Duquesne University dean Gormley: Senate refusal could set Supreme Court back years
If Senate Republicans refuse to hold a confirmation hearing on the president’s pick for the Supreme Court, it could hamstring the high court for the next two years, a Duquesne University legal expert said Wednesday.
Several analysts have pointed out that a 4-4 split could keep the Supreme Court from deciding several important cases during its current term.
What’s less frequently mentioned is that the split would hinder the justices’ ability to decide which cases to hear in 2016, said Ken Gormley, president-elect of Duquesne and dean of its law school.
Add the fact that the next president would have to take office and make a nomination before the Senate could start the confirmation process, and it’s likely the Supreme Court won’t be fully functioning until sometime in 2017, he said.
“It really would disrupt the functioning of the court for two years, not just one year,” Gormley said.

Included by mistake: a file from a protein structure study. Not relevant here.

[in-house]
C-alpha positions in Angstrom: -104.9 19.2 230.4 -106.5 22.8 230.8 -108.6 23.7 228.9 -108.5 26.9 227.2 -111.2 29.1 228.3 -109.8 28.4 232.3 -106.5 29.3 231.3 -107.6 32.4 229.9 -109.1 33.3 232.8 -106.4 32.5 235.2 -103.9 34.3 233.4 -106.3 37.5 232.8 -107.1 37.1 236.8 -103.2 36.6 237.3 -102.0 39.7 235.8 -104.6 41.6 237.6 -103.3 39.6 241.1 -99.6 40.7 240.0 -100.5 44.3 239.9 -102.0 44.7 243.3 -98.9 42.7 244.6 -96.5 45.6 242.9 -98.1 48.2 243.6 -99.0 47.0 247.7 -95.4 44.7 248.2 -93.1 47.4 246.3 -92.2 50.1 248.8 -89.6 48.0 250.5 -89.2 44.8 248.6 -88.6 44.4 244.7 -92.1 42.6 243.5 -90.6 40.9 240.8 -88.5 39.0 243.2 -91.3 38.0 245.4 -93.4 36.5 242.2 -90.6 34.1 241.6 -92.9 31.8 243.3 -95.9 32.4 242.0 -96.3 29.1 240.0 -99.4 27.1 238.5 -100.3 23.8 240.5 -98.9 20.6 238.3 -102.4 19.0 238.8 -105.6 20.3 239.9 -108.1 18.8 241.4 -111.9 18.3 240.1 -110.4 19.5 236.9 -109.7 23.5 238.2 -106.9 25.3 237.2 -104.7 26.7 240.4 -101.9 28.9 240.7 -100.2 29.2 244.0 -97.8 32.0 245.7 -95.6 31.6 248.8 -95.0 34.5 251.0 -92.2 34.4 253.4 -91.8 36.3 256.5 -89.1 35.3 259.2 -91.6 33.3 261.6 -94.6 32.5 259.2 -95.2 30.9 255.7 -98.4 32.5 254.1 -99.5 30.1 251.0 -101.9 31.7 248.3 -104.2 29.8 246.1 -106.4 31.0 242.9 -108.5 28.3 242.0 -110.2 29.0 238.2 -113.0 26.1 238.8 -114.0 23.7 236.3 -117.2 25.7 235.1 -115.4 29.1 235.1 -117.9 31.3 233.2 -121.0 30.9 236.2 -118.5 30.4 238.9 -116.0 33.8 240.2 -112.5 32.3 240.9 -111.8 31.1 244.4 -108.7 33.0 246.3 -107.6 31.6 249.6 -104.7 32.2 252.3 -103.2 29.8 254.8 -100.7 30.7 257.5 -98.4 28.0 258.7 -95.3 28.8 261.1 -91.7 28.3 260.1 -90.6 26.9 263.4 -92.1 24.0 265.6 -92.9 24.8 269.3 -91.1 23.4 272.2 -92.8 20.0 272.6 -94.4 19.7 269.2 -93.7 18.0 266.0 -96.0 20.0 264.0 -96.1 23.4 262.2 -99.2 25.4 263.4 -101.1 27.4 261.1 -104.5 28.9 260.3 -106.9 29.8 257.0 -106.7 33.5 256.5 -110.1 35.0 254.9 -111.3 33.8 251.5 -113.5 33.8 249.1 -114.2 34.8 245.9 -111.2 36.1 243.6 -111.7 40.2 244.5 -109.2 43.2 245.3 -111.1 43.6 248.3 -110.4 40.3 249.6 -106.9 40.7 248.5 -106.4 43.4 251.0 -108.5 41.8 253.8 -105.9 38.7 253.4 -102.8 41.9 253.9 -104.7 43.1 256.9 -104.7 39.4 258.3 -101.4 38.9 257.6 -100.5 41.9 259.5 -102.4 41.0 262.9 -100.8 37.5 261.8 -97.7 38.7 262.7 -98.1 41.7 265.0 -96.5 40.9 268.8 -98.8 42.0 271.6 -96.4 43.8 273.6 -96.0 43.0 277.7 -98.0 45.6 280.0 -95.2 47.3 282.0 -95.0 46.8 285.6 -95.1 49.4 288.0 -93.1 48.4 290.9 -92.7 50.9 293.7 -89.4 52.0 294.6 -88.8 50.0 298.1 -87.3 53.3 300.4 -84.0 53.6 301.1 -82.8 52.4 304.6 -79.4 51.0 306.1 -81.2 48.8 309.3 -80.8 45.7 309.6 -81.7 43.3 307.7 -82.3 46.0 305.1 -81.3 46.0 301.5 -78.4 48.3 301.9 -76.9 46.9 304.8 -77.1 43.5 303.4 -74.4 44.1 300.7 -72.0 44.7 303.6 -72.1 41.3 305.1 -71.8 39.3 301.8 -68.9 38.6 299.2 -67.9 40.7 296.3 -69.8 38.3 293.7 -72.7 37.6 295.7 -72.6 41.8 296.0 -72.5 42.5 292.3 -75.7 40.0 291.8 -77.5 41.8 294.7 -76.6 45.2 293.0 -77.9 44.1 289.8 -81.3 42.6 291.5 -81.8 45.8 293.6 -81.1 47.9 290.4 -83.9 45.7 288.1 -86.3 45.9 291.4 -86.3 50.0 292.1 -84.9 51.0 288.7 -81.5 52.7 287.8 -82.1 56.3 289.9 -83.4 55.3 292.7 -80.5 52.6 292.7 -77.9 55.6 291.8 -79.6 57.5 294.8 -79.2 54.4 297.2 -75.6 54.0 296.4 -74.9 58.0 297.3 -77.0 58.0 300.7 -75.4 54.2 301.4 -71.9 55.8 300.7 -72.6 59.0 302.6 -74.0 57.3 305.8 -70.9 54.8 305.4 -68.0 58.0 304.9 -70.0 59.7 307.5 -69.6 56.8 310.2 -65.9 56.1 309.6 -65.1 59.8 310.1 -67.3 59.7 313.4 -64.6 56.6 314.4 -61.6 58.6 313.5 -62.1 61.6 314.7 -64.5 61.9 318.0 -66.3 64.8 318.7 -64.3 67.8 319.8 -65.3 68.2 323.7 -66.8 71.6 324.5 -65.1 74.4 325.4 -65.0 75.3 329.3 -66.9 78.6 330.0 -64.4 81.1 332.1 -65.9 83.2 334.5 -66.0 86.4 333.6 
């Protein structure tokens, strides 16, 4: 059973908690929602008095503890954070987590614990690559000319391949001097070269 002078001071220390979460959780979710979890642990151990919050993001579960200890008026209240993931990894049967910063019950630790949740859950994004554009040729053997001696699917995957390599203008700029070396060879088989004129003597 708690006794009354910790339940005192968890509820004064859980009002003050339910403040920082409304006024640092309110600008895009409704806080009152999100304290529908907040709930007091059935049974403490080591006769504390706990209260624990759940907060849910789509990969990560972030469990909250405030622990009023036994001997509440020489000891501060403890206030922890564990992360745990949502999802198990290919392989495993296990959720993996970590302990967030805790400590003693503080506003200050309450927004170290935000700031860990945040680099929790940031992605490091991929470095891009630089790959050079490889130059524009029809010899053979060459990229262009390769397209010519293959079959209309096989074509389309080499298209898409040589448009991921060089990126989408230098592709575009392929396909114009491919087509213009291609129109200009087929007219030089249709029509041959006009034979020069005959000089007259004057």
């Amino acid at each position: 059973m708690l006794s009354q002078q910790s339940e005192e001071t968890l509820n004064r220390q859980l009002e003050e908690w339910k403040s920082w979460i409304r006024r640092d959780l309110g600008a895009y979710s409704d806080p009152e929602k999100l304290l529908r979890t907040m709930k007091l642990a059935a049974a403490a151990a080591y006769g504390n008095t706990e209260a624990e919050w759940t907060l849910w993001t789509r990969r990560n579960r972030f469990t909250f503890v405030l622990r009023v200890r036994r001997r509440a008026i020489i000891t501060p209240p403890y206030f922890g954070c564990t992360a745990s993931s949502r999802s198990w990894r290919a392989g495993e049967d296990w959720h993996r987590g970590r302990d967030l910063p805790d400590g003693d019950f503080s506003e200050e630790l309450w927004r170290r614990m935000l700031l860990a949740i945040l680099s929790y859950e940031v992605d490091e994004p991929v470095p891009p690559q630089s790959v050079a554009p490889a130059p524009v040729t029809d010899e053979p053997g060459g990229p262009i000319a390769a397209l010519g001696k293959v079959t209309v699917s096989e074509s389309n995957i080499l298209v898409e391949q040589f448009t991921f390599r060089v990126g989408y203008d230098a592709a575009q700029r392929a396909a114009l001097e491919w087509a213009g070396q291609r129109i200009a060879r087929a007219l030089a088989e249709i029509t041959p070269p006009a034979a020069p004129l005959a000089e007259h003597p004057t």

The president and Congress typically move quickly to fill vacancies because of those repercussions and the central role the Supreme Court has come to play in the country’s operation, he said.
“I do think it will be increasingly difficult for the Republicans in the Senate to take the position that there should be no hearings,” he said.
Sen. Pat Toomey of Pennsylvania is among the Republicans who have said, and reiterated Wednesday, that they will refuse to consider an Obama nominee. Waiting until after the election will give voters more of a say in who the nominee is, said Toomey, of Lehigh Valley.
Gormley said Obama’s nominee, appeals court judge Merrick Garland, has impeccable credentials.
“He’s just viewed as a judge’s judge,” he said, “someone who has a sterling reputation. He is viewed as a centrist: someone who is not political at all.”
Brian Bowling is a Tribune-Review staff writer. Reach him at 412-325-4301 or [email protected].